Weekly Market Update

FOMC MEETING UPDATES

Thursday, September 21, 2017

The Federal Reserve is leaving short-term interest rates unchanged and announced a timeline for reducing its $4.5 trillion balance sheet. The Federal Open Market Committee said Wednesday that it will keep the federal funds rate between 1.0--1.25%. While acknowledging damage inflicted by recent hurricanes, most Fed policymakers stuck with forecasts for another rate increase in 2017--most likely in December--as well as three increases in 2018. Fed Chair Janet Yellen said in a press conference after the end of the meeting that the fall in inflation this year remained a mystery, adding that the central bank is prepared to update the interest rate outlook if needed. U.S. bond yields rose, pushing up the U.S. dollar after the Fed's decision, but U.S. benchmark stock indexes were little changed.

In Other News

  • University of Virginia sold a $300 million century bond (100-year maturity) today, with a yield of 4.179%. With a spread to the 30-Year U.S. Treasury of 1.375%, the issue had one of the lowest yields and lowest spreads of any higher education century bond issued to date.
  • Describing the results as "disappointing," Harvard University reported on Tuesday that its $37.1 billion endowment earned an 8.1% return for its most recent fiscal year. The endowment's new chief executive, N. P. Narvekar, said that the fund was in the middle of a major revamping and that problems would "require time to overcome."
  • Purdue University says the U.S. Department of Education has signed off on its plan to buy Kaplan University, a for-profit online school. Purdue previously received state approval for the deal, and its regional accreditor, Higher Learning Commission has yet to approve.
  • Trump finds himself in a position to leave a lasting mark on the world's most powerful central bank. Fed governors serve 14-year terms and Trump has come into office when several are leaving or their terms are expiring. In addition to deciding whether to renominate Yellen, Trump will be able to nominate four of the seven other members of the Board of Governors.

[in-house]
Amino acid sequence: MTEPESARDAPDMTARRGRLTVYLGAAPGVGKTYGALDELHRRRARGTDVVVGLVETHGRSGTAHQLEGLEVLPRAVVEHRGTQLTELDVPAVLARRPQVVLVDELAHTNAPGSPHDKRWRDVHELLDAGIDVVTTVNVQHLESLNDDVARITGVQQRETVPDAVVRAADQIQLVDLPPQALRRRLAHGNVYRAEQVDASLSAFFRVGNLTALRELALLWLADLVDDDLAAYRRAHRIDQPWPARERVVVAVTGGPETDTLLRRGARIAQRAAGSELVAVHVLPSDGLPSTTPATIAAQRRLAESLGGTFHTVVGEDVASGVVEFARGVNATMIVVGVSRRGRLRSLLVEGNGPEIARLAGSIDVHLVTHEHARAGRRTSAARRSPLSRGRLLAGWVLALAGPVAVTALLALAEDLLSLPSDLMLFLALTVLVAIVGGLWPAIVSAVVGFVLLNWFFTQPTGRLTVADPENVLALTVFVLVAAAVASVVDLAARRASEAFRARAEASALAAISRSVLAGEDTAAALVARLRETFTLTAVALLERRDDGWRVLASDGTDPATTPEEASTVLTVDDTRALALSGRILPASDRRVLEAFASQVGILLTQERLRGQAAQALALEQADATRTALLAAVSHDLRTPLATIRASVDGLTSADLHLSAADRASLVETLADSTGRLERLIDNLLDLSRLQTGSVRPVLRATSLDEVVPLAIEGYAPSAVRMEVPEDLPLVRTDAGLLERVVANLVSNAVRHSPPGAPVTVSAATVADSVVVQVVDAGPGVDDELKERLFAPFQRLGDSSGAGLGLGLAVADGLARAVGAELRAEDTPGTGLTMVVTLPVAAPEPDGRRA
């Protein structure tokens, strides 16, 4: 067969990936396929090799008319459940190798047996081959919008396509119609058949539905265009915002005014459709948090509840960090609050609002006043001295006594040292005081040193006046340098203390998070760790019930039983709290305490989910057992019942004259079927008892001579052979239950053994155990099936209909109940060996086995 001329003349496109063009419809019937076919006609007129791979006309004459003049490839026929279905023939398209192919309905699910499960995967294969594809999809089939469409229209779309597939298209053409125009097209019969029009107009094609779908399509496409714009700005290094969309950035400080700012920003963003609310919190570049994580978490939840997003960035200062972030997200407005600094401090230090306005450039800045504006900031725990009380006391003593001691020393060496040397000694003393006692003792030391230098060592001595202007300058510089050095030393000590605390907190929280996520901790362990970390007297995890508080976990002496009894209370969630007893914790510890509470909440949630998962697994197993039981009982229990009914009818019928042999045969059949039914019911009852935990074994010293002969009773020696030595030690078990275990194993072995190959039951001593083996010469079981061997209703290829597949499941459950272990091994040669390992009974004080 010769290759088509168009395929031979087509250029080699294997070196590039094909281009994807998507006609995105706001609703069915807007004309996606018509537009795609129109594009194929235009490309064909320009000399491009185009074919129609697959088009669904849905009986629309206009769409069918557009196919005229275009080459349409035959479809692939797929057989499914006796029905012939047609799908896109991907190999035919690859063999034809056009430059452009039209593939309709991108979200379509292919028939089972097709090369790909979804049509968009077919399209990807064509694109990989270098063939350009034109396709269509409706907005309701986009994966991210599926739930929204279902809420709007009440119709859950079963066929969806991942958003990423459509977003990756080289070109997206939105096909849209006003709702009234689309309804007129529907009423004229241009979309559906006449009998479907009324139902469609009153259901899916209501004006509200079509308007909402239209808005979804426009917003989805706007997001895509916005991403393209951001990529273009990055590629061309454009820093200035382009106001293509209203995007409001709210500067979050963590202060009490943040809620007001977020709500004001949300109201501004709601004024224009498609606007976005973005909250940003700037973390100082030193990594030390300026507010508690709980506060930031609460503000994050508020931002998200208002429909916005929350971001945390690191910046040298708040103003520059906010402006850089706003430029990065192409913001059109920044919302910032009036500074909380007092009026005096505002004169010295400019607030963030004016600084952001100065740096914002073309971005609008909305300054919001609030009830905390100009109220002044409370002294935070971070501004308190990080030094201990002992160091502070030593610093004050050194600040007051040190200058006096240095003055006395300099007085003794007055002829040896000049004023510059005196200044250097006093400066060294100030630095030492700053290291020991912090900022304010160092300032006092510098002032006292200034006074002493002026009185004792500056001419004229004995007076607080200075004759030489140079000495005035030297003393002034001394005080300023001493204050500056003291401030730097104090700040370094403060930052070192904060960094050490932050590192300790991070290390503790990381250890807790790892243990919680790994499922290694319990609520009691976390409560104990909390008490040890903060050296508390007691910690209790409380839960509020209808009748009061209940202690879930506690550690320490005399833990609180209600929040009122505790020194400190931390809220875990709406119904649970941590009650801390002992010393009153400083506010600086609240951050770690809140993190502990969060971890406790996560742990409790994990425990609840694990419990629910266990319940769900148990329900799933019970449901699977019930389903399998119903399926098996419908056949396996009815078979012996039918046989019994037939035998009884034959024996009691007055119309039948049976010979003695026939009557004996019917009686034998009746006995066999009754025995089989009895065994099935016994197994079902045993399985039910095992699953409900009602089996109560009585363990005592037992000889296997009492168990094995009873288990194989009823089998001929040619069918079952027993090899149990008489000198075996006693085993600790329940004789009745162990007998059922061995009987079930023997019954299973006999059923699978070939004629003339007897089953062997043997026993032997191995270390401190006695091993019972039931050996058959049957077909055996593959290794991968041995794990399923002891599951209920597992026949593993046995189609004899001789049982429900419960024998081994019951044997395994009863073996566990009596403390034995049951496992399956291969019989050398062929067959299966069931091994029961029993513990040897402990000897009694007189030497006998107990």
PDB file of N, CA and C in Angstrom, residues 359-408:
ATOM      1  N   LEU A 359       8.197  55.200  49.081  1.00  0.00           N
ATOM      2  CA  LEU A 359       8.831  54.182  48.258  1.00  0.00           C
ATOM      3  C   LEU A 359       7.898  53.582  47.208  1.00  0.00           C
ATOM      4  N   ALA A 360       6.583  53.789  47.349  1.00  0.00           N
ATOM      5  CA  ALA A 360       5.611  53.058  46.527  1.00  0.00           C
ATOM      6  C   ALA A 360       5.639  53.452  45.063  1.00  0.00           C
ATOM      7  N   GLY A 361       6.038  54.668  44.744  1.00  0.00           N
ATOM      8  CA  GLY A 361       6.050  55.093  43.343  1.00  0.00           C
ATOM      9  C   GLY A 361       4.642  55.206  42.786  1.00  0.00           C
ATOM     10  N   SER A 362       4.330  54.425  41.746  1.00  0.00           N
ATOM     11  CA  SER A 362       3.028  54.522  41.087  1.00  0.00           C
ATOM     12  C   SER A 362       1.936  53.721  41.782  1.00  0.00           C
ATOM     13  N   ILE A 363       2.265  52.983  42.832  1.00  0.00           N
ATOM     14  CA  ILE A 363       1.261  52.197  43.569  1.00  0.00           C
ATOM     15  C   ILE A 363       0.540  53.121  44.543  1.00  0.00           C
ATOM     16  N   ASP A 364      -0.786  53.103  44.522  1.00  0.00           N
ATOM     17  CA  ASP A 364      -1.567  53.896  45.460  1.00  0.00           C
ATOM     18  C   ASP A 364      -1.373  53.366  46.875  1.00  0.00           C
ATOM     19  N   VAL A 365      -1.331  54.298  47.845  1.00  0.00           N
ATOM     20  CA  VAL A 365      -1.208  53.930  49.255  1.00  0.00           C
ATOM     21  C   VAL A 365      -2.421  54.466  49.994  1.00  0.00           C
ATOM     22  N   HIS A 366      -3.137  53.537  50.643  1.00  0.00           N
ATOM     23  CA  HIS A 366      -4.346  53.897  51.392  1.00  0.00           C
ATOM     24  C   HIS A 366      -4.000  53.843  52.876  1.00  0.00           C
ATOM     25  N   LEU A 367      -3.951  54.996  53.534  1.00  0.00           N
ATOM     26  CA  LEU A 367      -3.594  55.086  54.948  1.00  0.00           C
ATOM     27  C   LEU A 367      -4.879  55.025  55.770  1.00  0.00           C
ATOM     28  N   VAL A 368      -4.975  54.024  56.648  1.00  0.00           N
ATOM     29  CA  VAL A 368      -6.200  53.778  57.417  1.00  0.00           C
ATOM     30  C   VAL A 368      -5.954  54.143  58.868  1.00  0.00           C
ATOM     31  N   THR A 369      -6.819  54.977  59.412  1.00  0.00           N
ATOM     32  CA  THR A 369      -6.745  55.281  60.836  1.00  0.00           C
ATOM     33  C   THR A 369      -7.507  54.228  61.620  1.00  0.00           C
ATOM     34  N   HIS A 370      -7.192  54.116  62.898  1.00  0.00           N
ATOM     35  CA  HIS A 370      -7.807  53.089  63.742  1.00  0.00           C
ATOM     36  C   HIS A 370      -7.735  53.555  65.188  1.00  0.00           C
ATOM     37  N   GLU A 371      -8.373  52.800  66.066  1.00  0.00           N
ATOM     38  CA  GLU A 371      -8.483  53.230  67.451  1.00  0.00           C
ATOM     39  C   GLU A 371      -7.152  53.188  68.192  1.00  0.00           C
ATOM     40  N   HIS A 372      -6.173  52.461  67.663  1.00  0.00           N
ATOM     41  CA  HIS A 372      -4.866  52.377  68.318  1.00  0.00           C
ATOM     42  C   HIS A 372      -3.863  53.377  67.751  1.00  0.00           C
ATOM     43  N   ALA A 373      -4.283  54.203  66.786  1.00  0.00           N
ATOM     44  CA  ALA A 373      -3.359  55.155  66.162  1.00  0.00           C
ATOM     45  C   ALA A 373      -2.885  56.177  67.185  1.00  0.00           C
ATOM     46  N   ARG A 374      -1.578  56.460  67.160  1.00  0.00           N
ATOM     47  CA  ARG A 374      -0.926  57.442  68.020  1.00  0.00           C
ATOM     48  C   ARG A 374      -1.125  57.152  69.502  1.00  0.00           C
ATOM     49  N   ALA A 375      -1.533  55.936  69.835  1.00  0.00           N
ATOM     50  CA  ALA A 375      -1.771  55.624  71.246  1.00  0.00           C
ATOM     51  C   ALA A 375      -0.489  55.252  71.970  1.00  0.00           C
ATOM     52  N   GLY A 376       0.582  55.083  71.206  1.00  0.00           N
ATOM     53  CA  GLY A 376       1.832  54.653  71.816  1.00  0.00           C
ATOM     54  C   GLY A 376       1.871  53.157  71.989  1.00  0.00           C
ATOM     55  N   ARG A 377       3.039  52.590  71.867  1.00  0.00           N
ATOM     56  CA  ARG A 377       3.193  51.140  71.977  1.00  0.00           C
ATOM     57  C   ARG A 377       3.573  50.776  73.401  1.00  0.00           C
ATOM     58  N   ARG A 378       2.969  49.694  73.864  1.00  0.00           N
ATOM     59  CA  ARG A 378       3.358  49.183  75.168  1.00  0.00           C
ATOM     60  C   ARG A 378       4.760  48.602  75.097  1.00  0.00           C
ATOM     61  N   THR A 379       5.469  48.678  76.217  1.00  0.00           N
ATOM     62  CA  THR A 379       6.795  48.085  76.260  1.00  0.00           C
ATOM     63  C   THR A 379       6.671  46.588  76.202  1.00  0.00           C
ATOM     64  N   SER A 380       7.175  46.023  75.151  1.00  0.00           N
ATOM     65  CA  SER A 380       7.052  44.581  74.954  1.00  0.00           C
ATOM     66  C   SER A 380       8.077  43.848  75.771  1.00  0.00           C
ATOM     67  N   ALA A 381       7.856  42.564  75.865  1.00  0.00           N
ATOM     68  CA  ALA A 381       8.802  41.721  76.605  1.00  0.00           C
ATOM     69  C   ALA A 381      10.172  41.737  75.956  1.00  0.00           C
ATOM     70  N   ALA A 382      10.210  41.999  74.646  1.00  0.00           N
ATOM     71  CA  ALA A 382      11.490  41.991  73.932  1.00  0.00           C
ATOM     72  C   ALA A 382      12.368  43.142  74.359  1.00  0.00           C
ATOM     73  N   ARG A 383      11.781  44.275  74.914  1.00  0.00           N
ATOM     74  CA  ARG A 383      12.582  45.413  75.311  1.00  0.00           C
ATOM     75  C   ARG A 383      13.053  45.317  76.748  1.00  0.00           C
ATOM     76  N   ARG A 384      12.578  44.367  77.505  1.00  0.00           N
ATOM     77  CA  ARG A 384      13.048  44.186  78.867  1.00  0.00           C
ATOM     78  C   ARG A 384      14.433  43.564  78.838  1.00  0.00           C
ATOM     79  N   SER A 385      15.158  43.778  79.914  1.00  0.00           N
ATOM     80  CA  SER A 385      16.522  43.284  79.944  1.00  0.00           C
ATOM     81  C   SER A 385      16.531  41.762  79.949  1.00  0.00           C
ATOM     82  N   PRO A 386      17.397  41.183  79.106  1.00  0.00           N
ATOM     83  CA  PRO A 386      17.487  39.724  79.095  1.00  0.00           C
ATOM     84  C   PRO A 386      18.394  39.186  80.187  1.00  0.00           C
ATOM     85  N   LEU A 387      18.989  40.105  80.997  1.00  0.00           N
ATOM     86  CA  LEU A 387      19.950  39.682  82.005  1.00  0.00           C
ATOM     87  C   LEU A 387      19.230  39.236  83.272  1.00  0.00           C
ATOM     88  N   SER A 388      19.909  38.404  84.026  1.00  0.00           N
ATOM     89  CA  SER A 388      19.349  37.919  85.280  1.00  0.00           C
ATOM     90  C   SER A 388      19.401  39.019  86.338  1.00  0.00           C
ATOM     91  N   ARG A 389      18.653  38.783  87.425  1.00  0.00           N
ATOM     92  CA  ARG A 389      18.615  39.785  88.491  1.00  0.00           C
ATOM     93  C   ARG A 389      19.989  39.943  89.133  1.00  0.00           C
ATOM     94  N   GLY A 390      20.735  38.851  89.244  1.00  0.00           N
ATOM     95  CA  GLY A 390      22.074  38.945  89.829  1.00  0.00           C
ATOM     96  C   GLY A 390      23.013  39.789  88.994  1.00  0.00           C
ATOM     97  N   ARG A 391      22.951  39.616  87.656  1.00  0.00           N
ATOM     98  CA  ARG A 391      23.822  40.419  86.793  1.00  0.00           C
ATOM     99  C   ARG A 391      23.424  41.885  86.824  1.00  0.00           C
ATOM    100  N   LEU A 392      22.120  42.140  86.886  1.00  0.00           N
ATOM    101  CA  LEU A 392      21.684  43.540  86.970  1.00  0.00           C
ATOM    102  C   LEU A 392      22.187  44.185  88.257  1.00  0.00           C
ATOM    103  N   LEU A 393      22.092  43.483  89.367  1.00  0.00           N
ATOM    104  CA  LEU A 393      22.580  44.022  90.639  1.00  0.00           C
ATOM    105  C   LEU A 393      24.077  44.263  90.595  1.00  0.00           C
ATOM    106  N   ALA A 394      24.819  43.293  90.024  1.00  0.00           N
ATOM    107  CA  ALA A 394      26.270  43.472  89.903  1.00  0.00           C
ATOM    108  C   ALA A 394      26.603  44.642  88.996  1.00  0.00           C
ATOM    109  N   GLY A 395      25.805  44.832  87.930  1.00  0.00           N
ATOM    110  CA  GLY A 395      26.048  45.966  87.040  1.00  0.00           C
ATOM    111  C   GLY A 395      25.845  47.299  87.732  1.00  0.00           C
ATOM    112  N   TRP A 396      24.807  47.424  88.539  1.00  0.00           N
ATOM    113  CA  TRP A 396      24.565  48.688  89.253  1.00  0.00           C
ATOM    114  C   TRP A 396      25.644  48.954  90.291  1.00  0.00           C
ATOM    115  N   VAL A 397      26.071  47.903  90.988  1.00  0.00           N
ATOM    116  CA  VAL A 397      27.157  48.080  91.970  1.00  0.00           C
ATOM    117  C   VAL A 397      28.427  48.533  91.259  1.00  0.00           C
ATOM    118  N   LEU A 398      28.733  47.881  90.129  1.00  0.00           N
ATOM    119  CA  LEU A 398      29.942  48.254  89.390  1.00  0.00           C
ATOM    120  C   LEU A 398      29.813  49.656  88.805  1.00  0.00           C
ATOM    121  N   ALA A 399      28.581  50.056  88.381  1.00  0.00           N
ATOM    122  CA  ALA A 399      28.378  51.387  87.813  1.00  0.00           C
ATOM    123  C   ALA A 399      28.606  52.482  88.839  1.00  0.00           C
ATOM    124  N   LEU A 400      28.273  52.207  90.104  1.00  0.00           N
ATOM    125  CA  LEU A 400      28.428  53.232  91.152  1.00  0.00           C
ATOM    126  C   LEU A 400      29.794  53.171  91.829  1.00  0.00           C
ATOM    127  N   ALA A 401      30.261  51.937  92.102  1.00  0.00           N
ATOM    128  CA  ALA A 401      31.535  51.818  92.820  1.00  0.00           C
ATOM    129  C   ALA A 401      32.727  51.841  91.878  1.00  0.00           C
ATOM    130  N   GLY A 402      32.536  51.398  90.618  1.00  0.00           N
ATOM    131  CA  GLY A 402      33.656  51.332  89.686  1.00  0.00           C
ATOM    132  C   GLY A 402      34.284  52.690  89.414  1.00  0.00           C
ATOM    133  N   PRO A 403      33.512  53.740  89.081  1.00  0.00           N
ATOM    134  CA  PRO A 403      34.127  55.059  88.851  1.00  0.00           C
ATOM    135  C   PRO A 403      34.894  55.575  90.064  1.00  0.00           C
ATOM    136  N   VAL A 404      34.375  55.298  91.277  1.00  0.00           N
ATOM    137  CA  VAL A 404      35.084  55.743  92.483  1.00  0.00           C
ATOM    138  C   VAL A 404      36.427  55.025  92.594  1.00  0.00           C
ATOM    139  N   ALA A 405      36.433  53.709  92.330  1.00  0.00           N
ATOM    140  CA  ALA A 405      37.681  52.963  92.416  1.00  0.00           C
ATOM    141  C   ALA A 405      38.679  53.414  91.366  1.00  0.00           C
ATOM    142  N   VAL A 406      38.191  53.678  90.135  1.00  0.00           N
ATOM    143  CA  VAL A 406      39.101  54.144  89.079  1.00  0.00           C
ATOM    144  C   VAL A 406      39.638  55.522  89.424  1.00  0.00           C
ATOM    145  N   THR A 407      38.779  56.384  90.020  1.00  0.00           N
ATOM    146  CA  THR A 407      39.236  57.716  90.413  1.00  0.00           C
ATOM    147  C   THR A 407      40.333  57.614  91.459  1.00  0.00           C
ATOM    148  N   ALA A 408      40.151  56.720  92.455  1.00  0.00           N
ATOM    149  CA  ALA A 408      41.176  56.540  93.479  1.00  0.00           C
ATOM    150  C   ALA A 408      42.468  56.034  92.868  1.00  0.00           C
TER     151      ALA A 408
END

• Sophia Wisniewska, the regional chancellor of the University of South Florida St. Petersburg, was abruptly forced out Monday after claiming to have remained on campus before Hurricane Irma to check on students; it was later determined that she had fled the state.
  • An advocacy organization that gave more than $15 million to a Massachusetts ballot campaign to lift the cap on charter schools has agreed to pay $426,500 to settle allegations of campaign finance violations.

Rating Agency Update

  • Moody's affirmed Clarkson College's Aa3 rating. The outlook is stable.
  • S&P assigned A- to Butler University's Series 2017C&D Educational Facilities Revenue Bonds. The outlook is stable.
  • S&P assigned A+ to University of Rhode Island's Series 2017A&B Auxiliary Enterprise Revenue Bonds and Series 2017C&D Educational and General Revenue Bonds. The outlook is stable.
  • S&P affirmed Northern Michigan University's A rating. The outlook is revised to stable from negative.
  • S&P affirmed Villanova University's A+ rating. The outlook is revised to positive from stable.
  • S&P affirmed Saginaw Valley State University's A rating. The outlook is stable.
  • S&P affirmed Iona College's BBB rating. The outlook is stable.
  • S&P affirmed Utah Valley University's A rating. The outlook is stable.
  • S&P affirmed Lewis & Clark College's A- rating. The outlook is stable.
  • S&P affirmed St. John Fisher College's A+ rating. The outlook is stable.
  • S&P affirmed Hope College's A rating. The outlook is stable.